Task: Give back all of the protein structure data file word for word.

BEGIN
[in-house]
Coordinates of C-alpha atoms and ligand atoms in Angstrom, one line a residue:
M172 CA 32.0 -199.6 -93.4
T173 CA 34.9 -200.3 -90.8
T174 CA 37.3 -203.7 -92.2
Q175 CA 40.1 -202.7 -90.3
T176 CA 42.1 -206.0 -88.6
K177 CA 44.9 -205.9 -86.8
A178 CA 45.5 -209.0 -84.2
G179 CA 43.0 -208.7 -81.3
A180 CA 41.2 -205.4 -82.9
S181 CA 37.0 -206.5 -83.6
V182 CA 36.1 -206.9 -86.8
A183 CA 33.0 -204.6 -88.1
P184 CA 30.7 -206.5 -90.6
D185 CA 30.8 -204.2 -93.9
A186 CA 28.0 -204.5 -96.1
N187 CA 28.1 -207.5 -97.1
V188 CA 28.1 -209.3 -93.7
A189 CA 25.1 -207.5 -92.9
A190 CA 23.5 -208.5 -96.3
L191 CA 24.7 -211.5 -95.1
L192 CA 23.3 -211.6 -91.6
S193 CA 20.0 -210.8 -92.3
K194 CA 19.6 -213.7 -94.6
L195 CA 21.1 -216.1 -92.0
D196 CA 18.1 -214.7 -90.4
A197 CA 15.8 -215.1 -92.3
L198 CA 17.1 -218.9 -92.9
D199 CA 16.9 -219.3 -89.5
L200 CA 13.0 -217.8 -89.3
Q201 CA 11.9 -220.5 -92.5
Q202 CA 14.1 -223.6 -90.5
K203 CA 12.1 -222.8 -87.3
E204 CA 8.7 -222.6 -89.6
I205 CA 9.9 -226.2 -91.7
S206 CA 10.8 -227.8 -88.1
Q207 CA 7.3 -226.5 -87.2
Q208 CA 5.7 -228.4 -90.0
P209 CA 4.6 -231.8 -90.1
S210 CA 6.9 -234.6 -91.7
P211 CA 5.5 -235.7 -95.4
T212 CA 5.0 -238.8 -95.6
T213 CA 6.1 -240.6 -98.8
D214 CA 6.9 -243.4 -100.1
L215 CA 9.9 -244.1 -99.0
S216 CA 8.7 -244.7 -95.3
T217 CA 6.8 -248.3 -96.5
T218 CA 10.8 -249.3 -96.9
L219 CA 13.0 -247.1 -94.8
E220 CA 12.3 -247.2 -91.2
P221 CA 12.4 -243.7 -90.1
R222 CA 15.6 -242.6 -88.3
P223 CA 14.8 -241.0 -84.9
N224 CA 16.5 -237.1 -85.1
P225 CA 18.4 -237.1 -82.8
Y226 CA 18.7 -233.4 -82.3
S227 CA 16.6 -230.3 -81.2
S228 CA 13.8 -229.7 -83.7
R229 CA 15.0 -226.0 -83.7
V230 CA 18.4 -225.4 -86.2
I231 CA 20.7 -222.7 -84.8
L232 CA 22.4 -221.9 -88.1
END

[in-house]
Coordinates of C-alpha atoms and ligand atoms in Angstrom, one line a residue:
M172 CA 32.0 -199.6 -93.4
T173 CA 34.9 -200.3 -90.8
T174 CA 37.3 -203.7 -92.2
Q175 CA 40.1 -202.7 -90.3
T176 CA 42.1 -206.0 -88.6
K177 CA 44.9 -205.9 -86.8
A178 CA 45.5 -209.0 -84.2
G179 CA 43.0 -208.7 -81.3
A180 CA 41.2 -205.4 -82.9
S181 CA 37.0 -206.5 -83.6
V182 CA 36.1 -206.9 -86.8
A183 CA 33.0 -204.6 -88.1
P184 CA 30.7 -206.5 -90.6
D185 CA 30.8 -204.2 -93.9
A186 CA 28.0 -204.5 -96.1
N187 CA 28.1 -207.5 -97.1
V188 CA 28.1 -209.3 -93.7
A189 CA 25.1 -207.5 -92.9
A190 CA 23.5 -208.5 -96.3
L191 CA 24.7 -211.5 -95.1
L192 CA 23.3 -211.6 -91.6
S193 CA 20.0 -210.8 -92.3
K194 CA 19.6 -213.7 -94.6
L195 CA 21.1 -216.1 -92.0
D196 CA 18.1 -214.7 -90.4
A197 CA 15.8 -215.1 -92.3
L198 CA 17.1 -218.9 -92.9
D199 CA 16.9 -219.3 -89.5
L200 CA 13.0 -217.8 -89.3
Q201 CA 11.9 -220.5 -92.5
Q202 CA 14.1 -223.6 -90.5
K203 CA 12.1 -222.8 -87.3
E204 CA 8.7 -222.6 -89.6
I205 CA 9.9 -226.2 -91.7
S206 CA 10.8 -227.8 -88.1
Q207 CA 7.3 -226.5 -87.2
Q208 CA 5.7 -228.4 -90.0
P209 CA 4.6 -231.8 -90.1
S210 CA 6.9 -234.6 -91.7
P211 CA 5.5 -235.7 -95.4
T212 CA 5.0 -238.8 -95.6
T213 CA 6.1 -240.6 -98.8
D214 CA 6.9 -243.4 -100.1
L215 CA 9.9 -244.1 -99.0
S216 CA 8.7 -244.7 -95.3
T217 CA 6.8 -248.3 -96.5
T218 CA 10.8 -249.3 -96.9
L219 CA 13.0 -247.1 -94.8
E220 CA 12.3 -247.2 -91.2
P221 CA 12.4 -243.7 -90.1
R222 CA 15.6 -242.6 -88.3
P223 CA 14.8 -241.0 -84.9
N224 CA 16.5 -237.1 -85.1
P225 CA 18.4 -237.1 -82.8
Y226 CA 18.7 -233.4 -82.3
S227 CA 16.6 -230.3 -81.2
S228 CA 13.8 -229.7 -83.7
R229 CA 15.0 -226.0 -83.7
V230 CA 18.4 -225.4 -86.2
I231 CA 20.7 -222.7 -84.8
L232 CA 22.4 -221.9 -88.1